Nigeria’s dull cabinet reflects compromise culture


Nigerian President Goodluck Jonathan’s largely uninspiring cabinet reflects a political compromise that will make the job of transforming Africa’s most populous nation much tougher for the core of reformers he has chosen.

Jonathan has made a series of pledges since he was sworn in for his first full term on May 29, after winning what observers said were the fairest elections Africa’s most populous nation has held since the end of military rule in 1999.

He needs a stellar team to come good on his promises to boost job creation, unlock the world’s eighth-largest gas reserves and turnaround the abysmal state of the electric power sector, a major brake on sub-Saharan Africa’s second-largest economy, Reuters reports.

Jonathan had to carefully balance his ministerial choices around geographical and ethnic groups and reward those who helped him during a fiercely contested election period.

The retention of many ministers with poor records and some controversial appointments left few spaces for genuine reformers, although the inclusion of former World Bank Managing Director Ngozi Okonjo-Iweala was met with widespread optimism.

Okonjo-Iweala is expected to become Coordinating Minister for the Economy and Minister of Finance, an expanded version of the role she held between 2003 and 2006 when she successfully negotiated Nigerian debt relief.

During her screening by lawmakers she was quick to highlight the need to trim the cost of government, which has been a concern for economists and investors. Recurrent expenditure accounts for well over half of government spending despite poor public services.

A strong finance minister could be the catalyst for reform in a country that faces corruption challenges, an economy over reliant on commodity exports and fiscal transparency concerns.
“She delivered on a landmark debt deal last time which is a great achievement but her challenge now will be to prove herself on the domestic level, which could be a greater challenge,” said Antony Goldman, Nigeria expert and head of PM Consulting.

One of the president’s highest priority sectors will be run by new power minister Bart Nnaji, who was in charge of the power sector prior to the elections as the head of the presidential power task force.


Nigeria has a population of around 150 million and vast natural gas reserves, but mismanagement, low investment and a lack of maintenance at power stations deprive most people of any electricity.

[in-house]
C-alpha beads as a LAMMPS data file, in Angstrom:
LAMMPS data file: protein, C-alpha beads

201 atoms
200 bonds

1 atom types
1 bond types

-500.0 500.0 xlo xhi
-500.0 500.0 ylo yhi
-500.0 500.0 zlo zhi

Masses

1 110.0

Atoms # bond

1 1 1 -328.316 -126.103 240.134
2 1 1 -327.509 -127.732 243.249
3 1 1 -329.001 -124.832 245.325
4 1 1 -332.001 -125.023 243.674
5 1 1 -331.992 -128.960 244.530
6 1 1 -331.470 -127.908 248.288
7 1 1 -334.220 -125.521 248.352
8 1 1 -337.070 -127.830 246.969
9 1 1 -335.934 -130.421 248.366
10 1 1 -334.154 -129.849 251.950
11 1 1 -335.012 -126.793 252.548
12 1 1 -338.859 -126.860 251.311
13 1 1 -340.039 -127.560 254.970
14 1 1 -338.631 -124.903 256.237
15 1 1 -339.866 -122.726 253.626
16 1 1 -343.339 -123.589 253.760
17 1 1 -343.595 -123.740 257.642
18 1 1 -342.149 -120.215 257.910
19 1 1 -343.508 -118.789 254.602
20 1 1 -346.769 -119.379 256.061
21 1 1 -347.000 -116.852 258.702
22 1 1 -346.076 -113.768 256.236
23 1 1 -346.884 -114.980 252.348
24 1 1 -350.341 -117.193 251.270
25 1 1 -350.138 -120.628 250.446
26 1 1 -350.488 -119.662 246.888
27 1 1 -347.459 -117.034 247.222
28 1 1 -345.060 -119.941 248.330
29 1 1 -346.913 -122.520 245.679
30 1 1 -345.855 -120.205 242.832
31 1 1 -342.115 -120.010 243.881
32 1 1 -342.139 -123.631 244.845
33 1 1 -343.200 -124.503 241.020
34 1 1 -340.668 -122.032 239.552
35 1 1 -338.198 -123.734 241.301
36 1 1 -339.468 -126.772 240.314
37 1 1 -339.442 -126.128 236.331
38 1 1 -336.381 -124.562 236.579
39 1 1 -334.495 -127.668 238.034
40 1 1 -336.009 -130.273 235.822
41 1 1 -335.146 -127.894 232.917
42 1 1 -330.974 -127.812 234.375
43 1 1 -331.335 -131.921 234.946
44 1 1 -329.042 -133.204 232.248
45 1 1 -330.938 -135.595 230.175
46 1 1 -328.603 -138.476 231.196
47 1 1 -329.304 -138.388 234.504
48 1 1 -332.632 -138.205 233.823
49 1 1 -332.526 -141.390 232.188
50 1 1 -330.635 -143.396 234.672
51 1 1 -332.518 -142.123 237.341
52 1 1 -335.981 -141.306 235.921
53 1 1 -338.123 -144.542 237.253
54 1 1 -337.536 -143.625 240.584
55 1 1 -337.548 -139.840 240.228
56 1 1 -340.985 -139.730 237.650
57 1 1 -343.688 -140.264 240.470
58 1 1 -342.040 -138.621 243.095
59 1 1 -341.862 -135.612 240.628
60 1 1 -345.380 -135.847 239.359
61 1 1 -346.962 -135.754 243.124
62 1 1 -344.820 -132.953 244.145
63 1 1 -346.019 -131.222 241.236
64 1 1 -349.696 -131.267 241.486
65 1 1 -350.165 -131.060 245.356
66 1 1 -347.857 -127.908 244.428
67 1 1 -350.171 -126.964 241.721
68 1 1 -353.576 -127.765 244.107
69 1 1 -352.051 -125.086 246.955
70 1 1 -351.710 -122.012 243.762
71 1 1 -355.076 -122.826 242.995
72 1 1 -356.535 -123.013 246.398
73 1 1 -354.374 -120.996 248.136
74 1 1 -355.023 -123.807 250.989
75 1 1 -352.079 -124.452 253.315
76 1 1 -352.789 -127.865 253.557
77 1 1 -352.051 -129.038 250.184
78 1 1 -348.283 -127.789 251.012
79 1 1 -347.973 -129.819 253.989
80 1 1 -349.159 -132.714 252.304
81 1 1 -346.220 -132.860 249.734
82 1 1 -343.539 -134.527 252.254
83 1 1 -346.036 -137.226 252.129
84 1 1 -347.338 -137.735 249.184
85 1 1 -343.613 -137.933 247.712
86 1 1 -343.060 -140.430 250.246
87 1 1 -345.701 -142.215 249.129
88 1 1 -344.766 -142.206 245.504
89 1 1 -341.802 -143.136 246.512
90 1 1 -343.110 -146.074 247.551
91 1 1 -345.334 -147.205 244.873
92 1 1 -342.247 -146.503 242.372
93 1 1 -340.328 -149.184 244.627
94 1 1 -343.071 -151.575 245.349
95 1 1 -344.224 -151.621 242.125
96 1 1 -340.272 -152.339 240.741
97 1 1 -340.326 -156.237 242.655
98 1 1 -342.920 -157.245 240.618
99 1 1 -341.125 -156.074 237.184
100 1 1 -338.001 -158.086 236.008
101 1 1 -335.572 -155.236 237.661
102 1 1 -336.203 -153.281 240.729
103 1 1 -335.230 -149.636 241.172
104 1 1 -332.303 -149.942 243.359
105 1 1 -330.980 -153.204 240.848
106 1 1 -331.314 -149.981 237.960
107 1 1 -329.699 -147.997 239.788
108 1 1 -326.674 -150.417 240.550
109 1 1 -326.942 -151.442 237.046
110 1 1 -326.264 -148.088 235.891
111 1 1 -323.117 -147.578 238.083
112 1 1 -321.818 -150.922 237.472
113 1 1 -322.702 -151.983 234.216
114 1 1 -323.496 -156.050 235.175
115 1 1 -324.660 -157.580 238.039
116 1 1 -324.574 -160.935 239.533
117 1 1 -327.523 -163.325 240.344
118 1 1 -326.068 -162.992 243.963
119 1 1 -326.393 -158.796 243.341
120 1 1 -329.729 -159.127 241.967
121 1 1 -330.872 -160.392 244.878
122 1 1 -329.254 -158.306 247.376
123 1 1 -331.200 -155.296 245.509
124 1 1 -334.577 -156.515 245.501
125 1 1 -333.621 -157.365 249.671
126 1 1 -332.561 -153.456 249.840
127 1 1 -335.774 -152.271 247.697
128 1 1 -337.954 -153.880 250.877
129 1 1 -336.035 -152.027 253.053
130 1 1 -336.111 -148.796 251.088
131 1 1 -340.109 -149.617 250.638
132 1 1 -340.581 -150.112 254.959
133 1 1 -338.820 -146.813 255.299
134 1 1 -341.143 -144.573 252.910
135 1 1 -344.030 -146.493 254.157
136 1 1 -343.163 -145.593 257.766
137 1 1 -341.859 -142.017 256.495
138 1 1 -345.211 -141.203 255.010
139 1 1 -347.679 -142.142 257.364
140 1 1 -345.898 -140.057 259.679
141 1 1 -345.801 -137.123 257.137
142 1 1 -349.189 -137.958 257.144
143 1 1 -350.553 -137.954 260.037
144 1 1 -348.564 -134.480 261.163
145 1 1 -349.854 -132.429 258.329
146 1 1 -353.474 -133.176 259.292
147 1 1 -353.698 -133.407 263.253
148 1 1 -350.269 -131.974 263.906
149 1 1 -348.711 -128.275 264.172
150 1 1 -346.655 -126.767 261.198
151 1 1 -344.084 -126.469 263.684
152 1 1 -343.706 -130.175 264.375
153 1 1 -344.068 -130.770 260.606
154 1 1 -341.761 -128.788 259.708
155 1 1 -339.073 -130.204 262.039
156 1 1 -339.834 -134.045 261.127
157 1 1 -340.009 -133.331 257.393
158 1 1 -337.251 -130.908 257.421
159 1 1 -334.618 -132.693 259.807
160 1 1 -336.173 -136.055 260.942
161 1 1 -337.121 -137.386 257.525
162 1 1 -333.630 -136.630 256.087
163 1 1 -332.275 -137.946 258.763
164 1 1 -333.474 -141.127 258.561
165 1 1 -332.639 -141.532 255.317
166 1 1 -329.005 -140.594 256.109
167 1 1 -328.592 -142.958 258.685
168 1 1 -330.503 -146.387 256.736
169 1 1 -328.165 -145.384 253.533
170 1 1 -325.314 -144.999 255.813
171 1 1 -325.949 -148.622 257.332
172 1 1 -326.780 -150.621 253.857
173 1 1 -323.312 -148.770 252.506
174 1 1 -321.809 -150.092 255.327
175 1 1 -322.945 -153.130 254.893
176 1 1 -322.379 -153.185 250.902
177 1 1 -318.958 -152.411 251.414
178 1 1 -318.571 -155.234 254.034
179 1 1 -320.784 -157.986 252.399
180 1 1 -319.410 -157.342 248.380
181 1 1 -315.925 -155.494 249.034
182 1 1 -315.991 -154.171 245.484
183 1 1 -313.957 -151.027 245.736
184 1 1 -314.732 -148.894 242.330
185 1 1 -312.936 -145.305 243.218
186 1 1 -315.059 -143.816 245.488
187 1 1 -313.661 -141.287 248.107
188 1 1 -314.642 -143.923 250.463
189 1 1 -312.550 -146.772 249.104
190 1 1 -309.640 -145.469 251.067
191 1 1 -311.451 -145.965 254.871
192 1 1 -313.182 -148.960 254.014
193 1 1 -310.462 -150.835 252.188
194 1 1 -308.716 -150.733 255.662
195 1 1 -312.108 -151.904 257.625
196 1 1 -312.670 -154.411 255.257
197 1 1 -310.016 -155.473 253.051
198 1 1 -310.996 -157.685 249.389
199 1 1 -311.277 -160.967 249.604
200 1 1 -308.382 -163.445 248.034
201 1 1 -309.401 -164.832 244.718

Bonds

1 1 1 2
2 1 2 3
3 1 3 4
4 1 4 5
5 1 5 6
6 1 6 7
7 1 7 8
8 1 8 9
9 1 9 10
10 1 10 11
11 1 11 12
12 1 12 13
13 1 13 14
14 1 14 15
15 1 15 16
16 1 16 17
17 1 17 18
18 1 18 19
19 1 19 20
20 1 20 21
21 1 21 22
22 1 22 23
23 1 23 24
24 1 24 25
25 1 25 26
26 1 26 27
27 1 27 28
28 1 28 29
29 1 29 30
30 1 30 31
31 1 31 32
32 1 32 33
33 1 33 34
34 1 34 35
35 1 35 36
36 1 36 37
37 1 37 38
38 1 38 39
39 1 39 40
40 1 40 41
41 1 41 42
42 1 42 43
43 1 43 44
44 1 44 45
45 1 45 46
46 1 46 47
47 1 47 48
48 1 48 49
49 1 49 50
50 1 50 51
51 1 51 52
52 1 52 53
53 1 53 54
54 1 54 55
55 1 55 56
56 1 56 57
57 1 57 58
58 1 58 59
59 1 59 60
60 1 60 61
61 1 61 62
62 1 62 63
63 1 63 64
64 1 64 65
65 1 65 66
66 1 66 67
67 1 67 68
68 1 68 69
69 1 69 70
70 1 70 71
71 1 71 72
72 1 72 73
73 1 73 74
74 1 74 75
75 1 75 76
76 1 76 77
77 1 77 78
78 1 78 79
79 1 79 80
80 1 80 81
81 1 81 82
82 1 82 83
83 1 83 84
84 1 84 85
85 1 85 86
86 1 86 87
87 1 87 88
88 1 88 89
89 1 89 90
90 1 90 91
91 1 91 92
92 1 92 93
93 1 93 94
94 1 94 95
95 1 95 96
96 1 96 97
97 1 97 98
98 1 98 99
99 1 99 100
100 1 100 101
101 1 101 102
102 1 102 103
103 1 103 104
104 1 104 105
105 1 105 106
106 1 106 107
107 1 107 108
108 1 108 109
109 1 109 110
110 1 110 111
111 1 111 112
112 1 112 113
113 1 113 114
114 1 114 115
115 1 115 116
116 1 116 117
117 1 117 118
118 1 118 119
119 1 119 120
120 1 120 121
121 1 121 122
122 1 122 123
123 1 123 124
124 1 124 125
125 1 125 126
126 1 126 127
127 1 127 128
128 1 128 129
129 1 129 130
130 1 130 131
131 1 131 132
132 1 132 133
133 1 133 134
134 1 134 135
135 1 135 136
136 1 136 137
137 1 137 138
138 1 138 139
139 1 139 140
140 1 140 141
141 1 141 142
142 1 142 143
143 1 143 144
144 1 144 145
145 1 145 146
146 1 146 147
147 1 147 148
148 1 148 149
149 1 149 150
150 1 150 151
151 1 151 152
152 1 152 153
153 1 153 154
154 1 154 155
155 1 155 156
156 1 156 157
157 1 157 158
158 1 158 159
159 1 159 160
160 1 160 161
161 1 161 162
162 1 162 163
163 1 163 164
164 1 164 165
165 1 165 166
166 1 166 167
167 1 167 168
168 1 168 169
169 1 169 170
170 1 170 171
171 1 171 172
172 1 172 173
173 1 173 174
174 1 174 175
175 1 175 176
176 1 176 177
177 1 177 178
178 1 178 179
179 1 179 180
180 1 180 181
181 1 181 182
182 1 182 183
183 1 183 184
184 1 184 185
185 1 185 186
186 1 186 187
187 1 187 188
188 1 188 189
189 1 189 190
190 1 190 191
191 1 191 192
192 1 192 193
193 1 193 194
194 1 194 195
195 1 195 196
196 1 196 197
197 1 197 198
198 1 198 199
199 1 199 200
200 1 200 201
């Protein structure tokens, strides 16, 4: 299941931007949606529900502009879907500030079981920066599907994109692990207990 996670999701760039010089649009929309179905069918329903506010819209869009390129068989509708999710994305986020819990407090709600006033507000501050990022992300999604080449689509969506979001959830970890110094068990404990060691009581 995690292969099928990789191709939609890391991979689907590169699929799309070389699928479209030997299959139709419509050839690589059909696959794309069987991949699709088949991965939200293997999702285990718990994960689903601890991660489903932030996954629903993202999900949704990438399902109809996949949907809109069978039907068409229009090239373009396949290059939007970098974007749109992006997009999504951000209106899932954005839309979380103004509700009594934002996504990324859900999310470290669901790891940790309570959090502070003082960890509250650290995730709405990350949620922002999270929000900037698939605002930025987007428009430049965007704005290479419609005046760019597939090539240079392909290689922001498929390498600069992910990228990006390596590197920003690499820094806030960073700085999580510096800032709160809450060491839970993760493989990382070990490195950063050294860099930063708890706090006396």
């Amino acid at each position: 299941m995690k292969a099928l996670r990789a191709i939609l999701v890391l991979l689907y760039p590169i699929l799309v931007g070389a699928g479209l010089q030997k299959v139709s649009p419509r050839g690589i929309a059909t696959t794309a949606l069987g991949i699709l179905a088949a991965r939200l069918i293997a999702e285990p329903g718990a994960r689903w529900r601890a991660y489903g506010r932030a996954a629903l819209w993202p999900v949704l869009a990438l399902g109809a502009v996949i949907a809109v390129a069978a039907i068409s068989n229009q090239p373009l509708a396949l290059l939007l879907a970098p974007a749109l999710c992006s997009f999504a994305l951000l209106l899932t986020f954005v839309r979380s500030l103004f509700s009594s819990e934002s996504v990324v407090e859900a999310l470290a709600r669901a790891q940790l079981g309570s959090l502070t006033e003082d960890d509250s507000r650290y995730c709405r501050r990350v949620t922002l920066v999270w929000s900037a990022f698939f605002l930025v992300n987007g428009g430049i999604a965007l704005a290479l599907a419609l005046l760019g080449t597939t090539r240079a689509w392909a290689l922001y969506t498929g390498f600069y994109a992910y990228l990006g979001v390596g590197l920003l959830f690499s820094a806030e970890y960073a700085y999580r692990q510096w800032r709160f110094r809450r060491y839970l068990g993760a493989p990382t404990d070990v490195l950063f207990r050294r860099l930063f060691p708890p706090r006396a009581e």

Governments have promised for decades to fix the problem, but powerful vested interests, including officials controlling contracts, powerful unions and billionaire tycoons who import diesel and generators, have held back progress.
“I’ve no doubt he understands the power industry and has the capacity to run it but whether he can put together the team to change the whole behaviour of Nigerian culture will be a huge challenge,” said Bismark Rewane of Lagos-based Financial Derivatives.

Other cabinet choices have been less well received.

Diezani Alison-Madueke was retained as oil minister despite criticism from the Nigerian press about a lack of transparency on oil deals. An action group is seeking an injunction against her re-appointment because it says she didn’t complete national service.

However, she has always had the steadfast support of the presidency and has laid out ambitious plans to overhaul the energy industry, boost gas production and diversify exploration in poorer northern areas of the country.

Yusuf Suleiman was involved in graft allegations in a previous tenure but kept a ministerial spot, although he was switched to minister of sport from his previous transport post.

Former finance minister Olusegun Aganga has effectively been given a demotion to the role of trade and investment minister. He has come under fire over his legitimacy as a candidate because some groups say he doesn’t originate from Lagos, despite being put forward as the state’s representative.
“There are definitely choices which raised a few eyebrows and others which raise doubts about the integrity and transparency of some members of the team,” Rewane said.

Jonathan did not have a free hand when picking his team of more than 40 ministers. He was constitutionally bound to select a minister from each state to reflect the national character.

He also had debts to pay after fighting a tough campaign, first in his controversial bid in ruling party primaries and then in a general election which threatened to widen religious divides in Africa’s most populous nation.
“Nigeria has a system which lends itself to a cabinet that is a political compromise … It is a presidential system and while the cabinet may not be inspiring, key members can be influential,” Goldman said.